As part of the 500th anniversary of Martin Luther's "95 Theses" is a program of films introduced by Anna Maria Boss of the Germany Historical Institute. On November 8 at 6:30pm is Bear Ye One Another's Burden (Lothar Warneke, 1988) from the GDR, set in the 1950s and preceded by an animated short film Copyright by Luther (Lew Hohmann, 1983) also from the GDR. On November 16 at 6:30pm is Luther and I (Julia von Heinz, 2017) preceded by a short documentary The Winged Serpent: Lucas Cranach the Elder (Lothar Barke, 1971) with an introduction by Amy Leonard of Georgetown University.
The "Germany Movie Night" film for November is Greetings from Fukushima (Doris Dorrie, 2016) on November 17 at 6:30pm.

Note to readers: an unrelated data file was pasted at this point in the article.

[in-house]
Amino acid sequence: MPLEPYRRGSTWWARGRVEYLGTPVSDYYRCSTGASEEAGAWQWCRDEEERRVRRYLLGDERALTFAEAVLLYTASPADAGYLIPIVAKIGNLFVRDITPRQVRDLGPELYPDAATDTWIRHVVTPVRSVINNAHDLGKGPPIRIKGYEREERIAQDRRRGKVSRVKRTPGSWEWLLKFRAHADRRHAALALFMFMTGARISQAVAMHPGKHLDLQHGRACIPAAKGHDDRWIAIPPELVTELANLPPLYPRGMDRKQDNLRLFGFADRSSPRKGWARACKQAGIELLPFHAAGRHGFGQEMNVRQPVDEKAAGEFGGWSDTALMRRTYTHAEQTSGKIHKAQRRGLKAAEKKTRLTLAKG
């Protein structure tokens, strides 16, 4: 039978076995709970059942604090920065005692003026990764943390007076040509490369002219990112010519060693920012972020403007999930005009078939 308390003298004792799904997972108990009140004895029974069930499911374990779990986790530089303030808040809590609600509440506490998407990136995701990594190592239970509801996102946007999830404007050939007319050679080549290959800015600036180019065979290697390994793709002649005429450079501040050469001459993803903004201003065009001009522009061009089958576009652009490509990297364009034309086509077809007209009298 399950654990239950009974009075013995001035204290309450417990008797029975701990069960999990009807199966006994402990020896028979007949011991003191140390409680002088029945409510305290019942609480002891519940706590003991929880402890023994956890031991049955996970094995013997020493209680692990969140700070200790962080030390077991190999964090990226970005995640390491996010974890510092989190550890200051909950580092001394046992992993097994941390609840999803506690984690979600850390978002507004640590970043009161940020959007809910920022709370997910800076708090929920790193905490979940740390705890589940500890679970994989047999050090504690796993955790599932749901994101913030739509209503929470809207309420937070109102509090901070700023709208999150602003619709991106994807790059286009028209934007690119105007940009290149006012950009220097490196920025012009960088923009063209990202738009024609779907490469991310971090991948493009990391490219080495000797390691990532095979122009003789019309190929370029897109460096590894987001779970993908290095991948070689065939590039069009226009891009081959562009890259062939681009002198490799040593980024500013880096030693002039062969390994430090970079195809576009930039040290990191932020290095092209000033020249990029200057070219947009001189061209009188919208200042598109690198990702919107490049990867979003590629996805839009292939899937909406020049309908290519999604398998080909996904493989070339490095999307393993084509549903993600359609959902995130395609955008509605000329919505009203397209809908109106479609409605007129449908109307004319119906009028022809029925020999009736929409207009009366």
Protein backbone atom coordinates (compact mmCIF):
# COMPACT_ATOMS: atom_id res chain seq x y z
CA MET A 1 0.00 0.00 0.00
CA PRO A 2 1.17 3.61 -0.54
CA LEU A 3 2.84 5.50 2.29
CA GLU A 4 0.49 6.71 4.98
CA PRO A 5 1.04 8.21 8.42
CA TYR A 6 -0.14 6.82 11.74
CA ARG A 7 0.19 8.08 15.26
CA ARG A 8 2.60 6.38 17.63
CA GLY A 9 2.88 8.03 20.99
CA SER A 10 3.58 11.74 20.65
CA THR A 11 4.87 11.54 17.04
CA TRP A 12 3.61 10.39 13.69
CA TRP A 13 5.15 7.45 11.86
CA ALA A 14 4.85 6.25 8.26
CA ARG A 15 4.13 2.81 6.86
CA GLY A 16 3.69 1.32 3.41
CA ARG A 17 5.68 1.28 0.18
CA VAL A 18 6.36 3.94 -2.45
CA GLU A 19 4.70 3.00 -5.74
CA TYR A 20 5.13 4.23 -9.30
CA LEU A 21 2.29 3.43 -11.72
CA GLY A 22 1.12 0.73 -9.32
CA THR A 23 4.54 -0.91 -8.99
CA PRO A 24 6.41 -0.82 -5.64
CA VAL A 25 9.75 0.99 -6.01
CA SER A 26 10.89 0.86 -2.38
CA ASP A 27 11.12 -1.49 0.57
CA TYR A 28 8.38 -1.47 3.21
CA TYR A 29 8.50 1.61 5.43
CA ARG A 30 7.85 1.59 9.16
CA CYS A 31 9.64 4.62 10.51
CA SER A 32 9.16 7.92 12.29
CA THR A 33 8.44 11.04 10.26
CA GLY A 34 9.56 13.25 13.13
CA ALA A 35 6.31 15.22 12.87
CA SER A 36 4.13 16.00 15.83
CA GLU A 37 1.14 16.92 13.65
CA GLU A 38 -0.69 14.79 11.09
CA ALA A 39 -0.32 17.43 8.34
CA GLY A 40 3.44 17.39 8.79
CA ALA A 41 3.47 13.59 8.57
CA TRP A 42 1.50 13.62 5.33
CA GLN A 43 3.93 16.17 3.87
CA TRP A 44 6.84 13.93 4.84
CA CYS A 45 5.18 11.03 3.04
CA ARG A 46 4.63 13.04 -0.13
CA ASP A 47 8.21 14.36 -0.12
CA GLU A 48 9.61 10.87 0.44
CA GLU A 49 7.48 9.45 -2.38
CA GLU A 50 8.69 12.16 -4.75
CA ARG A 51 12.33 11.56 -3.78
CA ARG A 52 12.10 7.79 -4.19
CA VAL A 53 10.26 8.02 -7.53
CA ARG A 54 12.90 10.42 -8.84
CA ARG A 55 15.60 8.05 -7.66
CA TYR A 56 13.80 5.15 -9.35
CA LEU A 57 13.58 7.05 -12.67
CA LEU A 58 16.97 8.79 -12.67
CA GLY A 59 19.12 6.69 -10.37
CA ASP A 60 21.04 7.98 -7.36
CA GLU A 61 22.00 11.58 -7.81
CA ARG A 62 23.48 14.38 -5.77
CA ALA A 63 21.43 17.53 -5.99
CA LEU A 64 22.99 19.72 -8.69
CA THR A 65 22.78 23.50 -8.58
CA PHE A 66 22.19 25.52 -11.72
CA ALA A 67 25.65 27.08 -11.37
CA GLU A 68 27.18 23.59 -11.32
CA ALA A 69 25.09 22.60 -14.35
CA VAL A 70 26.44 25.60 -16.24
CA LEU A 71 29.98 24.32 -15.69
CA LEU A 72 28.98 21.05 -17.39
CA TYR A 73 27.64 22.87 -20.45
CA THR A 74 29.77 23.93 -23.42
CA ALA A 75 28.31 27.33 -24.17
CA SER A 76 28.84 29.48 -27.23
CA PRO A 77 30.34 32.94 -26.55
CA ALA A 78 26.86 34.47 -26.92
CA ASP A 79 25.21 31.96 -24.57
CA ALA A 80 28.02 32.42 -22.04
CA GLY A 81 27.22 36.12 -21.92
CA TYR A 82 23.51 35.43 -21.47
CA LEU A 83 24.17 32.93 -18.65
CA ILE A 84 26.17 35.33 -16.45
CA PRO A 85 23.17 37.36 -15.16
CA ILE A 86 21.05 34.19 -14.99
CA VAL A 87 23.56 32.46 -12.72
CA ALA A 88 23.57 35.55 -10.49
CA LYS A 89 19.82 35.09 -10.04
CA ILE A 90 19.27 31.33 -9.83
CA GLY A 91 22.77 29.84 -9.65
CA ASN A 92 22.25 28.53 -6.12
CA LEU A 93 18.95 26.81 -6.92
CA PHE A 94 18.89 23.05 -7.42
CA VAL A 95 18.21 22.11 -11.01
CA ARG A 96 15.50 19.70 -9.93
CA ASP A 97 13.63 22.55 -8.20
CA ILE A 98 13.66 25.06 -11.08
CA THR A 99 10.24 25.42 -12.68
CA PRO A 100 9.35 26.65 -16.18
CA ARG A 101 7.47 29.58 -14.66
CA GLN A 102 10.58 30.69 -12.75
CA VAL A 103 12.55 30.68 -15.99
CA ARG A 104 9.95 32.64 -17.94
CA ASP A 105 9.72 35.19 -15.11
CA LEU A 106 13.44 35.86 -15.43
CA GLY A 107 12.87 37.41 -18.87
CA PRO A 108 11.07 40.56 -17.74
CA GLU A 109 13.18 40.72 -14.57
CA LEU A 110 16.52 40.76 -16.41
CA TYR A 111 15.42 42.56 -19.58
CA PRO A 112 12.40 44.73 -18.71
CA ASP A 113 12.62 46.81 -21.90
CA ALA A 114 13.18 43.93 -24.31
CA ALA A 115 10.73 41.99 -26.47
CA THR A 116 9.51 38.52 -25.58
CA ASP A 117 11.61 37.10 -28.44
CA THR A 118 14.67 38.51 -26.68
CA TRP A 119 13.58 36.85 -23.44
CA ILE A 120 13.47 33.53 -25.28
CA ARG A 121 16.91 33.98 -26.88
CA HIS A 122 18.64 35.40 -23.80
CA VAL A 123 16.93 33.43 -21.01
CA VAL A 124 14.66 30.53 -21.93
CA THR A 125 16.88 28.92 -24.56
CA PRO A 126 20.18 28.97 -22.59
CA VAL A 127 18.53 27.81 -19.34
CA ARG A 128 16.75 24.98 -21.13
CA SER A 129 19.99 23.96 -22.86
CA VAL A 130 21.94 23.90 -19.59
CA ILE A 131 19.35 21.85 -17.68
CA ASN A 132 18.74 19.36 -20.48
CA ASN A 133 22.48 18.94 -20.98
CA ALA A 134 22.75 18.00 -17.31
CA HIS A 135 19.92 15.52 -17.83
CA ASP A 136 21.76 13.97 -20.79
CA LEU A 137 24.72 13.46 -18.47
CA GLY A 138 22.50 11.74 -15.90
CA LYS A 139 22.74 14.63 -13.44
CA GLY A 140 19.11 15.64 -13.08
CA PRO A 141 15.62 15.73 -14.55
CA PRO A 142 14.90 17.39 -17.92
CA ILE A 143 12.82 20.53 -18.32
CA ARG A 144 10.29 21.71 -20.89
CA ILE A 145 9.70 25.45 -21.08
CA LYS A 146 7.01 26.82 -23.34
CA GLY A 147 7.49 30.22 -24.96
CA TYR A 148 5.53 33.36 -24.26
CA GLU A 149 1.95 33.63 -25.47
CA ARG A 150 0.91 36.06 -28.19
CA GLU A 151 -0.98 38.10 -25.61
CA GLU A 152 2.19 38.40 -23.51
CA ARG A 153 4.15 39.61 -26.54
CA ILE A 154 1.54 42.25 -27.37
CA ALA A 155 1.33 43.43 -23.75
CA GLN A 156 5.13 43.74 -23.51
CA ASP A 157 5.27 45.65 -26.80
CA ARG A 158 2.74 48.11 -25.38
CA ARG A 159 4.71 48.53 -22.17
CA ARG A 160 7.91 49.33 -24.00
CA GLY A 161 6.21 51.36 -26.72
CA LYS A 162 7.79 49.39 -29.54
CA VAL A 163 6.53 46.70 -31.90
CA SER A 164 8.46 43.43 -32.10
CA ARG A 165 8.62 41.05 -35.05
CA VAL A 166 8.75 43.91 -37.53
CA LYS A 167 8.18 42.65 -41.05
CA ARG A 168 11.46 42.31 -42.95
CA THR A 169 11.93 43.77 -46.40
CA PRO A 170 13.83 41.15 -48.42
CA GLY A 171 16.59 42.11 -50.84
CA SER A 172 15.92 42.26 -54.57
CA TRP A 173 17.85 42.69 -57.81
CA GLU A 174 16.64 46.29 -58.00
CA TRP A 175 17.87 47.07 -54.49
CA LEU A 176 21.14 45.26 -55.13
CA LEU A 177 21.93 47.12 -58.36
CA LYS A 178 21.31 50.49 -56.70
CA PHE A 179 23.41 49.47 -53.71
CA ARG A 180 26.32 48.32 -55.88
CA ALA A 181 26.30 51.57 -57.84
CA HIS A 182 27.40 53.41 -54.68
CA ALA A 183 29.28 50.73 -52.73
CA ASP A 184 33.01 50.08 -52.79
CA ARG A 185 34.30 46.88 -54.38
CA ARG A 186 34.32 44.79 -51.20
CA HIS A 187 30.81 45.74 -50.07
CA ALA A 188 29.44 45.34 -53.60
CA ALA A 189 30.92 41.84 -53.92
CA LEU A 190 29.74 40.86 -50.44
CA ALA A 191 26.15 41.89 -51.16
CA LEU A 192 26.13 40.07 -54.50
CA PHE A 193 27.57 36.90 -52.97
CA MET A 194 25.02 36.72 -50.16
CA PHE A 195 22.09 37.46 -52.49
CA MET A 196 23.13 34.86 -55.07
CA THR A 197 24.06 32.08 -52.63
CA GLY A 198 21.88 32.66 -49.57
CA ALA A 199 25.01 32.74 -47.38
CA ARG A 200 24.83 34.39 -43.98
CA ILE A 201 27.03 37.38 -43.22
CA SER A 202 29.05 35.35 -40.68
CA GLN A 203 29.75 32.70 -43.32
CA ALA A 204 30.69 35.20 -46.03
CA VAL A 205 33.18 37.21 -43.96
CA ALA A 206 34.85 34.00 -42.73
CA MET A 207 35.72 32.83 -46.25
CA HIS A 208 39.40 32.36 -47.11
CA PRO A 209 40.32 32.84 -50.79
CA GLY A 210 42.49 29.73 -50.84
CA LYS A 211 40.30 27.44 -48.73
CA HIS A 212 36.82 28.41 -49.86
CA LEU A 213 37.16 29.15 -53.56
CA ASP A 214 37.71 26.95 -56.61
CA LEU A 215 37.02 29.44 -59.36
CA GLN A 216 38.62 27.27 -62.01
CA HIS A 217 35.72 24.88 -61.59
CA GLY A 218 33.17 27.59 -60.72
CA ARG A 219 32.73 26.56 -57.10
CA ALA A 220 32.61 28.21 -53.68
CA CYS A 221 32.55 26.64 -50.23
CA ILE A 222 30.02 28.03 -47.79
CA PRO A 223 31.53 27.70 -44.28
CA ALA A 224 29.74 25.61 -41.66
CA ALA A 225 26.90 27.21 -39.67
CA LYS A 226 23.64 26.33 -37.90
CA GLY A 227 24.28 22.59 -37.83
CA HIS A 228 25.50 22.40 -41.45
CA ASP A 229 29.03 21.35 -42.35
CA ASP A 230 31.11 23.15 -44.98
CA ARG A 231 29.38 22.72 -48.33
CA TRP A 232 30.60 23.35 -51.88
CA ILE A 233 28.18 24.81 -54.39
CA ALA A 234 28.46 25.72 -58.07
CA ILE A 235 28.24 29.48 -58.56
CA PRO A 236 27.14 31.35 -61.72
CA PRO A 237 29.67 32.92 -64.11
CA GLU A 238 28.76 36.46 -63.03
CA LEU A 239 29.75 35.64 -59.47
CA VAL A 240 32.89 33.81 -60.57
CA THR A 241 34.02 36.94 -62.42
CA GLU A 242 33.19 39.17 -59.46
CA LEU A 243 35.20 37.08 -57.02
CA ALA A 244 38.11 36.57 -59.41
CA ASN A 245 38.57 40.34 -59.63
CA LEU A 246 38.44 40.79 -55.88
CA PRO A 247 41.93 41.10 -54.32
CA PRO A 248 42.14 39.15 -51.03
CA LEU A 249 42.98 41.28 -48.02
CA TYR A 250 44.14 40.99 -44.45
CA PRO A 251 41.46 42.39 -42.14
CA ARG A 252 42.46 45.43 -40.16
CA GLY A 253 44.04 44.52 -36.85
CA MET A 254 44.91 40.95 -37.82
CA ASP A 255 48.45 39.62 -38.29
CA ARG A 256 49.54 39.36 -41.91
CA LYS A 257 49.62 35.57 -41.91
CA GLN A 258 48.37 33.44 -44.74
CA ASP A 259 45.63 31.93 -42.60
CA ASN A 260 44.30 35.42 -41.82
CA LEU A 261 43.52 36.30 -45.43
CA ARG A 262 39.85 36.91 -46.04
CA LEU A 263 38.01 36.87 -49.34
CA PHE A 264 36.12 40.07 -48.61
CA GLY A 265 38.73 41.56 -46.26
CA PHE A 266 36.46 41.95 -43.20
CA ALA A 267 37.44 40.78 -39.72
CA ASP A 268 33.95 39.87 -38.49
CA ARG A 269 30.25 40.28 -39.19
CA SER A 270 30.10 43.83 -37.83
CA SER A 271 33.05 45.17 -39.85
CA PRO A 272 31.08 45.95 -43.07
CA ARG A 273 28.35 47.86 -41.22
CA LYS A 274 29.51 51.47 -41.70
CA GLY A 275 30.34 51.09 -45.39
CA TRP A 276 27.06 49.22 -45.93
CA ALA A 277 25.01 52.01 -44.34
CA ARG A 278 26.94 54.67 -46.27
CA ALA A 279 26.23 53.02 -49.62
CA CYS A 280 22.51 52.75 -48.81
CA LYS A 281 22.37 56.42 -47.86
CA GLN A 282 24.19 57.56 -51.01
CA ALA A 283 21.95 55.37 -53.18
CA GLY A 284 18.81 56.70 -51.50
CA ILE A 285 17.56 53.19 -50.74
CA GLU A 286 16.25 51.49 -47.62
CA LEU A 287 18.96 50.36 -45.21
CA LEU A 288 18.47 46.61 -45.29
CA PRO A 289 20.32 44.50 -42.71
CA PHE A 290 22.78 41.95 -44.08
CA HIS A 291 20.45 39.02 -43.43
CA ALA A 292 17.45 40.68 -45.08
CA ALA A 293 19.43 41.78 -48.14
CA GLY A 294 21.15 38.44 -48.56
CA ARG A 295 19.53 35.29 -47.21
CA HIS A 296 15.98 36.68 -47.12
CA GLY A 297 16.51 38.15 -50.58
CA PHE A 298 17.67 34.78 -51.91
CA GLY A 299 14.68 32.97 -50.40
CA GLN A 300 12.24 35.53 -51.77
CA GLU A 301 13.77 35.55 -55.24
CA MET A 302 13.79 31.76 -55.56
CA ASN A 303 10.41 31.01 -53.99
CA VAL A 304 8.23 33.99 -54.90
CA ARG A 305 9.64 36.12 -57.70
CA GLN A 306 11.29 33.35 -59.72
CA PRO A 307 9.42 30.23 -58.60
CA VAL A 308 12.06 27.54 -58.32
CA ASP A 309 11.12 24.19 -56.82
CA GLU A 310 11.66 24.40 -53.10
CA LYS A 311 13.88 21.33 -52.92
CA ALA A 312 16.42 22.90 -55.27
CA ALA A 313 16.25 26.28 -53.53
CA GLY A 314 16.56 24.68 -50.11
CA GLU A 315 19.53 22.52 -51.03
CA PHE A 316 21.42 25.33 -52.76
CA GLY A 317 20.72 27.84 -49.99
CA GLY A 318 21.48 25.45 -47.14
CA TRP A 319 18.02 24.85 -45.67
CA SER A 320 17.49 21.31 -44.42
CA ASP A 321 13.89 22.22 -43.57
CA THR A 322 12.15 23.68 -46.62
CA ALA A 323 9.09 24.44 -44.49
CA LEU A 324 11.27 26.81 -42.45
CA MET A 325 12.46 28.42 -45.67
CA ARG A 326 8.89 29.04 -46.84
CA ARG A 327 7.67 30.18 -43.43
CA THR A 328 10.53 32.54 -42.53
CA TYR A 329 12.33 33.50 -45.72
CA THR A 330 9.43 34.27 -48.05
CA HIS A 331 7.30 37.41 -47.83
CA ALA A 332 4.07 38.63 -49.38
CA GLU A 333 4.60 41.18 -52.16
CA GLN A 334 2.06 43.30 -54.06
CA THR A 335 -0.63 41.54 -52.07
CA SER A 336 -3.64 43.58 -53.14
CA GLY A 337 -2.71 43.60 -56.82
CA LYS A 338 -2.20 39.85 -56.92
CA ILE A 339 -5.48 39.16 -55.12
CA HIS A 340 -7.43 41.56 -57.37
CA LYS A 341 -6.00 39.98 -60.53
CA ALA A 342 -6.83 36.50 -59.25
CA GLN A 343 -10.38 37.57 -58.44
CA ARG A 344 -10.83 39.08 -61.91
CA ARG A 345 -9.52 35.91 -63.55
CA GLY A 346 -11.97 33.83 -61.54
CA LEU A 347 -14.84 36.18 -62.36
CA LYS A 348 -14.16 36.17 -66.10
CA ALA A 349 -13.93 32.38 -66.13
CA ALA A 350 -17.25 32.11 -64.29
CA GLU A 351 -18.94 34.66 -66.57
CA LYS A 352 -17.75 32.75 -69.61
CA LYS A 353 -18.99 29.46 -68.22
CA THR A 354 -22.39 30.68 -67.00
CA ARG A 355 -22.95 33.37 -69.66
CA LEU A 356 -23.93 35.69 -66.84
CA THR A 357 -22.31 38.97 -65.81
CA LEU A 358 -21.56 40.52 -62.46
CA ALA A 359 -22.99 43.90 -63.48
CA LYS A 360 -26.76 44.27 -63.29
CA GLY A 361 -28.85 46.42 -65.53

National Air and Space Museum
"Hollywood Goes to War: World War I on the Big Screen" is a series of WWI films commemorating the entry to the US in 1917. The last film in this series is The Grand Illusion (Jean Renoir, 1937) on November 11 at 7:00pm.
National Geographic Society
"Mountainfilm on Tour" is a selection of films from this year's annual festival. Two separate programs on November 3 and 4 at 7:00pm.
On November 6 at 6:30pm is a program of two short films: The American in Paris: The True Story of the American Hospital of Paris in WWI (Antony Easton, 2017) followed by At Home and Over There: American Women Physicians in World War I (Jack Klink, 2017). A reception and opening of the exhibit about the American Hospital in Paris follows the film program. Reserve online.
Two films are shown as part of the "Films Across Borders: Stories of Migration." On November 14 at 7:00pm is Hope (Boris Lojkine, 2015) and on November 28 at 7:00pm is Welcome (Philippe Lioret, 2009). Reserve online.
The Japan Information and Culture Center
On November 8 at 6:30pm is Sweet Bean (Naomi Kawase, 2015).